Leave No Trace: chronicle of a lesser-seen, lesser-moneyed America
Review: Debra Granik’s follow-up to Winter’s Bone is delicate family drama at heart
Ben Foster and Thomasin McKenzie in Leave No Trace. Photograph: Scott Green/ Bleecker Street
Film Title: Leave No Trace
Director: Debra Granik
Starring: Ben Foster, Thomasin McKenzie, Jeff Kober, Dale Dickey
Running Time: 109 min
Teenager Tom (Thomasin McKenzie) and her war veteran father, Will (Ben Foster), live off the grid in a public park near Portland, Oregon. This small survivalist family subside on foraged mushrooms and the money Will makes from selling his PTSD medication to other tent dwellers.
They’re technically homeless, but only so they can stay away from “them”. When social services intervene, father and daughter are transferred to a northwest logging community where Will finds work at a Christmas tree farm and Tom makes friends with a local rabbit-fancier.
Alas, settled life is anything but for Will, equally uncomfortable being psychologically evaluated, visiting church, or sleeping in a bed. Tom, conversely, while touchingly determined to please her father, enjoys the company of other people, rabbits and even bees.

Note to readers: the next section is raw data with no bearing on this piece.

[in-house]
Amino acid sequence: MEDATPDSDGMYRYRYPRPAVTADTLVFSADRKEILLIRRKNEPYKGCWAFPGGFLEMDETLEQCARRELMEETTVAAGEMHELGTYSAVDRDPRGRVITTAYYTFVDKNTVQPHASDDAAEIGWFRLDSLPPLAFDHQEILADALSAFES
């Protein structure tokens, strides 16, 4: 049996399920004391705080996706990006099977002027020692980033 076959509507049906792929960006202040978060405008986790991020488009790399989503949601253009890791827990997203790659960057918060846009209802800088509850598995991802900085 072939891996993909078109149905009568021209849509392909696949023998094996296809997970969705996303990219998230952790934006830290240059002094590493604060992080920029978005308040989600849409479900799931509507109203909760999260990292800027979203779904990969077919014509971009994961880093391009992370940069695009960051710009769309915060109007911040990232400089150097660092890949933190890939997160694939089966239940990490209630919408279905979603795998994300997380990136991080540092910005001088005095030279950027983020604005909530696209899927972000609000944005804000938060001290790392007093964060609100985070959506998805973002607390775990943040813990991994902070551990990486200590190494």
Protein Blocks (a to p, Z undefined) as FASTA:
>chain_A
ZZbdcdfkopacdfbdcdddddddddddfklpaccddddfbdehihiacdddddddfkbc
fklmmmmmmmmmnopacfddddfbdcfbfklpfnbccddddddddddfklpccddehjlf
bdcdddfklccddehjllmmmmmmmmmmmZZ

Debra Granik’s atmospheric second feature, Winter’s Bone, was nominated for four Academy Awards, including a nod in the best actress category for newcomer Jennifer Lawrence. The director’s long-awaited follow-up film introduces the similarly gifted New Zealander Thomasin McKenzie.
As with Matt Ross’s recent Captain Fantastic, the drama pitches sheltering parental concern against the benefits of community, but with rather less blustering glamour than that Viggo Mortensen film.
Granik has a keen eye for blue-collar Americana. The screenplay – co-written with Anne Rosellini and adapted from Peter Rock’s novel, My Abandonment – was carefully, patiently investigated and developed over years.
There’s no hint of poverty tourism in Leave No Trace, nor are the characters – many essayed by non-professional actors – overly romanticised. Whether the film is visiting a tent city or a trailer park, the people are unfailingly kind without being movie-brand noble.
Their unsentimental, straightforward inner goodness is mirrored by Michael McDonough’s beautiful cinematography, which carefully pitches the loveliness of a dappled cobweb in a forest against uncomfortable, off-centre shots of interiors.
There are parallels in Granik’s chronicling of a lesser-seen, lesser-moneyed America and the musical anthologies of Harry Smith. But the grander backdrop of the film never eclipses the delicately constructed family drama at the heart of the film.